The cost of failure is…learning. This is a common statement to make, and it is accurate in theory. But it is not true for everyone.
There are those who suffer from a form of procrastination called “perfect preparing.” They spend all their time researching and planning, but they don’t execute because they are too scared of failing and being wrong.
If they fail, they will be too busy beating themselves up and questioning the purpose of their existence to learn from it.
This is because they see failure as a reflection of who they are as a person, not as a reflection of something they did.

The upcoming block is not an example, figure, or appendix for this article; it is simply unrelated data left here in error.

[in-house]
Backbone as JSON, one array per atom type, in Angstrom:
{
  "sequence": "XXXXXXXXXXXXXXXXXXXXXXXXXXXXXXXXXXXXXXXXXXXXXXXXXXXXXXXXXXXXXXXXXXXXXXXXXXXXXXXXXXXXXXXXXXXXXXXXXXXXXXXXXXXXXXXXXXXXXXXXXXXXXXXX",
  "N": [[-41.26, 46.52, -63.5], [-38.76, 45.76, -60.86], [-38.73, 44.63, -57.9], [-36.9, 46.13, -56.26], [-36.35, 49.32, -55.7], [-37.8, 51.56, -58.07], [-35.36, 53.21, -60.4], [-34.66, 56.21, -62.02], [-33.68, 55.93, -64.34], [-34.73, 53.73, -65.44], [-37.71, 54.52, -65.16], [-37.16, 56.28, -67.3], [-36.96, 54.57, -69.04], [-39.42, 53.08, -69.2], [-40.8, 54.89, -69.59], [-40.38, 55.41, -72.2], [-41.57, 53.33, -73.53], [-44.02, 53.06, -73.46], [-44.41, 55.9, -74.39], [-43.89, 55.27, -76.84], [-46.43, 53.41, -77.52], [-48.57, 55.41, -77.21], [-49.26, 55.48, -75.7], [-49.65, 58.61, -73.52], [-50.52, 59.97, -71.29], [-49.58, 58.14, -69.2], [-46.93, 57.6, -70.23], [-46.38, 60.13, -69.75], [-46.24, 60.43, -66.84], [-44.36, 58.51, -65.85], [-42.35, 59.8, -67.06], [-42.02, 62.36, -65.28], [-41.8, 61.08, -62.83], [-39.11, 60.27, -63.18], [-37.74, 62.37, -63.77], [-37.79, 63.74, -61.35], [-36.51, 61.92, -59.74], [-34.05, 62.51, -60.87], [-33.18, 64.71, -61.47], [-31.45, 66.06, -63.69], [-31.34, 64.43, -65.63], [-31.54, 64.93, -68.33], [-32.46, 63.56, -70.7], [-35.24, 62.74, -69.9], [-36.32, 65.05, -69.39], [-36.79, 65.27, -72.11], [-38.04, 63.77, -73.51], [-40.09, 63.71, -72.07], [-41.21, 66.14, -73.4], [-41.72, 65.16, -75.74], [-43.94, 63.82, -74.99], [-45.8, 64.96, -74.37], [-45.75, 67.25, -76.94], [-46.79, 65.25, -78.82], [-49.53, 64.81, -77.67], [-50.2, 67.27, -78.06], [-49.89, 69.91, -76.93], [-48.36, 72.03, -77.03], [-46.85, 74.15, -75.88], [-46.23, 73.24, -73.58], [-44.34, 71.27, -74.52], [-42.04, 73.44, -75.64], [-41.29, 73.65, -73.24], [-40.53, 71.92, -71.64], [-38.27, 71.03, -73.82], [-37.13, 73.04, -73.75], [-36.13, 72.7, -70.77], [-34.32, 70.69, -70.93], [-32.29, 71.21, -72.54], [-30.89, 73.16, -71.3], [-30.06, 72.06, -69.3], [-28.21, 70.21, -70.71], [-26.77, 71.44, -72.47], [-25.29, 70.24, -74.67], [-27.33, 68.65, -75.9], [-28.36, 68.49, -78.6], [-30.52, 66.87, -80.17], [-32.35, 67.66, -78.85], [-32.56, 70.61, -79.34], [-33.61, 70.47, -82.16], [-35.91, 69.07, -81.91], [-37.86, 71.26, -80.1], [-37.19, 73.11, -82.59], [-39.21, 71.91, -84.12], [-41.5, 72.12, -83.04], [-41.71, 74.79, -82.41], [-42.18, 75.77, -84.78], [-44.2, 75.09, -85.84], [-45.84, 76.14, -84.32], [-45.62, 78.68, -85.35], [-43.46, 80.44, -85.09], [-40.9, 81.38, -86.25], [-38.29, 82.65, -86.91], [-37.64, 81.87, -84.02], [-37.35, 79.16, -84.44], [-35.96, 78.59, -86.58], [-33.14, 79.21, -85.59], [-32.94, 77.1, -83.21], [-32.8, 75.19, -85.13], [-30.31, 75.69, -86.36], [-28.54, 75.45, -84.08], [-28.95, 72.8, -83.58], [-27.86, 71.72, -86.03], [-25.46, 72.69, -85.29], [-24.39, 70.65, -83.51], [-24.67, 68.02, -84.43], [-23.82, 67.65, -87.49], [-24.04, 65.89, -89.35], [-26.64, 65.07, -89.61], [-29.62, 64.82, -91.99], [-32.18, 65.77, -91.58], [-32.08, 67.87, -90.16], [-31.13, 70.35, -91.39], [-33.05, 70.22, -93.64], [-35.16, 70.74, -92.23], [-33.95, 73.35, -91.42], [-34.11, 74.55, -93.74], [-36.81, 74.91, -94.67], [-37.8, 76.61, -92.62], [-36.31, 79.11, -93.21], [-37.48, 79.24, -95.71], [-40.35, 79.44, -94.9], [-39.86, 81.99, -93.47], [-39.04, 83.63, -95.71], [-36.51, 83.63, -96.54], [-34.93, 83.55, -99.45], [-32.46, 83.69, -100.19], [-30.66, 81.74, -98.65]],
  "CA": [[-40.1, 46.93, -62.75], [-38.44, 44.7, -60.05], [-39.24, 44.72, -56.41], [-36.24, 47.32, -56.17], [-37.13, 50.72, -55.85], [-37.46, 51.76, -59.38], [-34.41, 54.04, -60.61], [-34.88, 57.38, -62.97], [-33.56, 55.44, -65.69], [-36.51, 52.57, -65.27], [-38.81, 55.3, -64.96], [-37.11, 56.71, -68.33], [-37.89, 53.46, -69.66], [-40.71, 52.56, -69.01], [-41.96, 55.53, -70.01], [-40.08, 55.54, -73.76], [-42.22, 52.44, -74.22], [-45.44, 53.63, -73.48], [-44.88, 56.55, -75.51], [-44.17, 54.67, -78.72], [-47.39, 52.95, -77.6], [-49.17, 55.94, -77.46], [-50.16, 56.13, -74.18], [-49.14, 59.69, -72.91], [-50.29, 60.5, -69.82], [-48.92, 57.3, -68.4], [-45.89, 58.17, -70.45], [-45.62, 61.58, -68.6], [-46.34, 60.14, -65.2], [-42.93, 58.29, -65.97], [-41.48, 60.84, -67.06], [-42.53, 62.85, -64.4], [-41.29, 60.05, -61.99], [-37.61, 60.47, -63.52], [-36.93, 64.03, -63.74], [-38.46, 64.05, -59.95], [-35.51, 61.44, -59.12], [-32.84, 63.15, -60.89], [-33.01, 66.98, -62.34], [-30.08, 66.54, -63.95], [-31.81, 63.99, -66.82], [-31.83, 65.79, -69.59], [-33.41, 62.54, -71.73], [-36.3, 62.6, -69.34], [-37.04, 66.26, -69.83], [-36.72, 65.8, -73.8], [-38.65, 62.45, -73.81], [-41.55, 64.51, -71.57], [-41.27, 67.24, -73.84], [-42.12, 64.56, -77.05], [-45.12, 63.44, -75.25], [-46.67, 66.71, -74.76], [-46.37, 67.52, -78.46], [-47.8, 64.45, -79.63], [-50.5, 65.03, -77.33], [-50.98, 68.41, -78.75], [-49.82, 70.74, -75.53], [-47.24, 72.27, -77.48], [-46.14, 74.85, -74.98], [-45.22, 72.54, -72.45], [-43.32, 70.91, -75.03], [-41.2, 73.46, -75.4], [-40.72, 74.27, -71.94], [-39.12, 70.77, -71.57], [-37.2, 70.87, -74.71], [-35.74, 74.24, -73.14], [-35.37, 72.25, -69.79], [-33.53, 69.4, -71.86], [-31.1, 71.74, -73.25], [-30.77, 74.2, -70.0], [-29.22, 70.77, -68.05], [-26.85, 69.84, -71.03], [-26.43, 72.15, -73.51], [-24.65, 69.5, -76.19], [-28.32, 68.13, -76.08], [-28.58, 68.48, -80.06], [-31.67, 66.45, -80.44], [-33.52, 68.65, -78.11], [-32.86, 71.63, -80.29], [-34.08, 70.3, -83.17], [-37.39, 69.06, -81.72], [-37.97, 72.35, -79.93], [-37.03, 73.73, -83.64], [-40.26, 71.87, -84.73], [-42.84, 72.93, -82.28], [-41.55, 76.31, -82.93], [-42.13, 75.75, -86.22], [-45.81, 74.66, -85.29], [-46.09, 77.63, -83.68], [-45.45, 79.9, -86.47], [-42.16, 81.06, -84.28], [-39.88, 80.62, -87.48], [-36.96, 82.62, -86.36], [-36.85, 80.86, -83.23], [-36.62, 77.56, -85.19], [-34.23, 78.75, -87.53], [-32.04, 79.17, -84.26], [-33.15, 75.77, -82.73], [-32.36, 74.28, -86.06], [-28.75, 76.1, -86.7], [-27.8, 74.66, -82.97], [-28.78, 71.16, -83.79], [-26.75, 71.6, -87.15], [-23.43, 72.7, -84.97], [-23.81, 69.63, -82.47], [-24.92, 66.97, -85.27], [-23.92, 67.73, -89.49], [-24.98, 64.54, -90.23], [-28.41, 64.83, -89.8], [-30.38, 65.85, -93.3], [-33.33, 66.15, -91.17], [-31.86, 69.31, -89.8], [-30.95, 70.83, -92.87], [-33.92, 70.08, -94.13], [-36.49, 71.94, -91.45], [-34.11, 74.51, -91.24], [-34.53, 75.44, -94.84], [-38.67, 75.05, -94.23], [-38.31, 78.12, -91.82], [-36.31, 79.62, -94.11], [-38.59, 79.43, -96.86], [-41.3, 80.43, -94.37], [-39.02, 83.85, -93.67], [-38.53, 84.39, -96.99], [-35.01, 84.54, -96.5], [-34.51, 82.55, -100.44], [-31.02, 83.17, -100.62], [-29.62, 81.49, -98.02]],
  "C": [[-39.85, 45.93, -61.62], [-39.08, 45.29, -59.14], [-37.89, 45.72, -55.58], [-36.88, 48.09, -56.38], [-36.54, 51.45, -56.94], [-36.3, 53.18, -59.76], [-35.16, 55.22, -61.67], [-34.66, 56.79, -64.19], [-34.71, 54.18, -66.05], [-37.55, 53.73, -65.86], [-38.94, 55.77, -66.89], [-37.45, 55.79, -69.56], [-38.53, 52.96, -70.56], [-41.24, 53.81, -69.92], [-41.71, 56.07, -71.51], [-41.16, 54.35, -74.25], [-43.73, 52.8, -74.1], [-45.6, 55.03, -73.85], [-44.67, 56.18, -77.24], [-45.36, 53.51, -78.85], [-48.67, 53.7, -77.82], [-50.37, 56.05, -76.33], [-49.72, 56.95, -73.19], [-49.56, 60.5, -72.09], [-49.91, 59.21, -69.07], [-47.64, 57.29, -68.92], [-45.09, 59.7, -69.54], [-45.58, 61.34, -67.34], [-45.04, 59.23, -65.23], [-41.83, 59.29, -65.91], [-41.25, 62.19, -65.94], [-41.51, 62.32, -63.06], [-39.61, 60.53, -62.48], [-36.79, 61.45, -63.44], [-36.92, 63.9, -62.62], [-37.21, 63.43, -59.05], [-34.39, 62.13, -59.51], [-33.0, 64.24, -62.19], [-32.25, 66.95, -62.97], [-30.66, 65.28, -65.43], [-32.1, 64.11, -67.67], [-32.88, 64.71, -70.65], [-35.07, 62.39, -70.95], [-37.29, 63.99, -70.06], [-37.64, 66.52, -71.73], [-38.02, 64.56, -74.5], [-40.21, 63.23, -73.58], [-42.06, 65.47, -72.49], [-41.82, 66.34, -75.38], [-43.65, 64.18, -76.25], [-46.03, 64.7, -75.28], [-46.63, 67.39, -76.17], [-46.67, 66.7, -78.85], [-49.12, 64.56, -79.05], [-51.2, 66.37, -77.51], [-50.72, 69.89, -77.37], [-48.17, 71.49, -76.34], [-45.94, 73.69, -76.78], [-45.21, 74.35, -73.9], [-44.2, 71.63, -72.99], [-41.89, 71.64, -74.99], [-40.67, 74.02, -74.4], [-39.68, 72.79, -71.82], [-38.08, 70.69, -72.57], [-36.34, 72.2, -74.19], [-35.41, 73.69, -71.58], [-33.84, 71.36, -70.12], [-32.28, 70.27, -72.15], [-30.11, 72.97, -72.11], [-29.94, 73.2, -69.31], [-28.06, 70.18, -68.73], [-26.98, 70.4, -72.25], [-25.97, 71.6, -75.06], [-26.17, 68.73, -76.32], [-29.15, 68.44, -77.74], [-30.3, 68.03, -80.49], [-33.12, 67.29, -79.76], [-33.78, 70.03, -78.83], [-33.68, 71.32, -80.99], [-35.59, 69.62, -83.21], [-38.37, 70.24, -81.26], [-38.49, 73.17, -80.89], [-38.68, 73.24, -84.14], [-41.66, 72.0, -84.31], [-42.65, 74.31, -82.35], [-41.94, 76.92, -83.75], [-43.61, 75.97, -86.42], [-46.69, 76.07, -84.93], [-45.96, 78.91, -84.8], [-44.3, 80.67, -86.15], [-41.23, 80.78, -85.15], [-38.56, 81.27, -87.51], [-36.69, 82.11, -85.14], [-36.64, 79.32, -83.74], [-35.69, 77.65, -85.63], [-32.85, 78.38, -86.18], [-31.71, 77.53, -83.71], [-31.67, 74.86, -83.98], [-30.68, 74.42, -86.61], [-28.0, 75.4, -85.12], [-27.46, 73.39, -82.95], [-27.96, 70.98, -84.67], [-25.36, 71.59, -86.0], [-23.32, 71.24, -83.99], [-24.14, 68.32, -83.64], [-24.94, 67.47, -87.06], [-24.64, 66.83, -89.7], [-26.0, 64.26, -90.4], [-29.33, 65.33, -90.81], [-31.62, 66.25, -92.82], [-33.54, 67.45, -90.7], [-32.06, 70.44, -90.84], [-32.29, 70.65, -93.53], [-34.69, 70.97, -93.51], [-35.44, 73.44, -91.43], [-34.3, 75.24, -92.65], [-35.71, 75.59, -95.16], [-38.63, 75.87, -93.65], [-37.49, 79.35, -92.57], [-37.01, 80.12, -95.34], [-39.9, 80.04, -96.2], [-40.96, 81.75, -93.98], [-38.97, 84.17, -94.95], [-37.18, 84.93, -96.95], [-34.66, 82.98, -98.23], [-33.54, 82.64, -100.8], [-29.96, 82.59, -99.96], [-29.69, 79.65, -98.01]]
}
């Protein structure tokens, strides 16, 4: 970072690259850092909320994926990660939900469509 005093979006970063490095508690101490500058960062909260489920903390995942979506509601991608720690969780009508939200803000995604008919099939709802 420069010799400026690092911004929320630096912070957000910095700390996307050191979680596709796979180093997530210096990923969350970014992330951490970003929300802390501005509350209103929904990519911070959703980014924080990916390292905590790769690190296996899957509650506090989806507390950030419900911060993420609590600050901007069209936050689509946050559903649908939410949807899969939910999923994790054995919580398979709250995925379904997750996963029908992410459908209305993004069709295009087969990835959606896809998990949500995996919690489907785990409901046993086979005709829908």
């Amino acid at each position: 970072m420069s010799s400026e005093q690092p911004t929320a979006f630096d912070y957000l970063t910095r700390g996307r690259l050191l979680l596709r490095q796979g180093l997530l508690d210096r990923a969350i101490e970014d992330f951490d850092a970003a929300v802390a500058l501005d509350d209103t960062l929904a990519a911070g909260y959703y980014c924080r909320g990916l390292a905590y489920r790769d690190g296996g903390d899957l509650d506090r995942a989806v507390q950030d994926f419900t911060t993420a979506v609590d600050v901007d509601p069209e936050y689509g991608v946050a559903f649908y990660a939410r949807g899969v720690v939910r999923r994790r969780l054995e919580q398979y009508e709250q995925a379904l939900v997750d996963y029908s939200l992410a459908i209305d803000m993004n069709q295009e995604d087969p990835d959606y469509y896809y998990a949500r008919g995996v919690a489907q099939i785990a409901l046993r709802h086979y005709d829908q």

They personalize and internalize failure instead of objectifying it and learning from it.
Then there are those who execute and fail, but don’t learn from it. This happens for a very similar reason.
Because they don’t want to identify with failure, they dissociate from it:
Either they go into denial and attach to a fantasy that it succeeded (or will succeed with more persistence), or more commonly, they blame someone or something else as being responsible for the failure.
Then there are those who have what Carol Dweck calls a fixed mindset. They believe that either you’re naturally good at something or you’re not. So a failure to them is a reminder to stay in their lane and stick to what they know.